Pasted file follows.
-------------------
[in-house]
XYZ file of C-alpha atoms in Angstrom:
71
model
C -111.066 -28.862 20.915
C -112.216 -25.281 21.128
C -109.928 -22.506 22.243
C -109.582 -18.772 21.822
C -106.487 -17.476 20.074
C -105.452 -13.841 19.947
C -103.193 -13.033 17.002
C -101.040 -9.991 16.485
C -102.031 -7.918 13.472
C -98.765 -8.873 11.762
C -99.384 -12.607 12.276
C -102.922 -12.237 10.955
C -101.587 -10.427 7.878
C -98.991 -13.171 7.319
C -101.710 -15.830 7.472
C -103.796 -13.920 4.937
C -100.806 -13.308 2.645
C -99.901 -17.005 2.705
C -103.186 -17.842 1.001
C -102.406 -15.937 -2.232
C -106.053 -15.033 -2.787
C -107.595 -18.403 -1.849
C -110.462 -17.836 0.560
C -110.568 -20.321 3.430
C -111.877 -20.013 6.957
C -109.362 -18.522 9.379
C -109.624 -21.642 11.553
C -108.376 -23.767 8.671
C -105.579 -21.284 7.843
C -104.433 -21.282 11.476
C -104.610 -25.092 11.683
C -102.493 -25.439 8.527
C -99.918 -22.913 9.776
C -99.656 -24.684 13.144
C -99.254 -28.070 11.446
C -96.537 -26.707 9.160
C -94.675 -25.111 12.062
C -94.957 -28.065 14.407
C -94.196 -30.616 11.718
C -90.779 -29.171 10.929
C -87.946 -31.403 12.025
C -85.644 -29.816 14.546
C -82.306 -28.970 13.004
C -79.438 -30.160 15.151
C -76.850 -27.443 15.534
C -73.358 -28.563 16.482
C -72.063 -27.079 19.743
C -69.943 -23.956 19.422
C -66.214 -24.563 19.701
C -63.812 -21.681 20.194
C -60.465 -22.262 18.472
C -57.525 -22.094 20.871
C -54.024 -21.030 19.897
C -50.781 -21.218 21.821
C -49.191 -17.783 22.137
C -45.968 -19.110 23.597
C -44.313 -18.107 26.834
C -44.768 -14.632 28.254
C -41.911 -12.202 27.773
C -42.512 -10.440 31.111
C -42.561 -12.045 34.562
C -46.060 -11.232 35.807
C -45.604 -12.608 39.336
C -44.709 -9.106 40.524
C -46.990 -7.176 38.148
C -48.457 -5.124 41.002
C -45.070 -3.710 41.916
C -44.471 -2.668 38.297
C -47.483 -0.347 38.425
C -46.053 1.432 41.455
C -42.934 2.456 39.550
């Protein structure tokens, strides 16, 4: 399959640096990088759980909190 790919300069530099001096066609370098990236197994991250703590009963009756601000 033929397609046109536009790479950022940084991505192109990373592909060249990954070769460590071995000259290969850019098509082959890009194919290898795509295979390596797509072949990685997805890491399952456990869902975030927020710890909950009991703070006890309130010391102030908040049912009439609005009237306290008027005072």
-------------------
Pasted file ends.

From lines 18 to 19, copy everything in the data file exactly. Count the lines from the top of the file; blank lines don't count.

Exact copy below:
C -98.991 -13.171 7.319
C -101.710 -15.830 7.472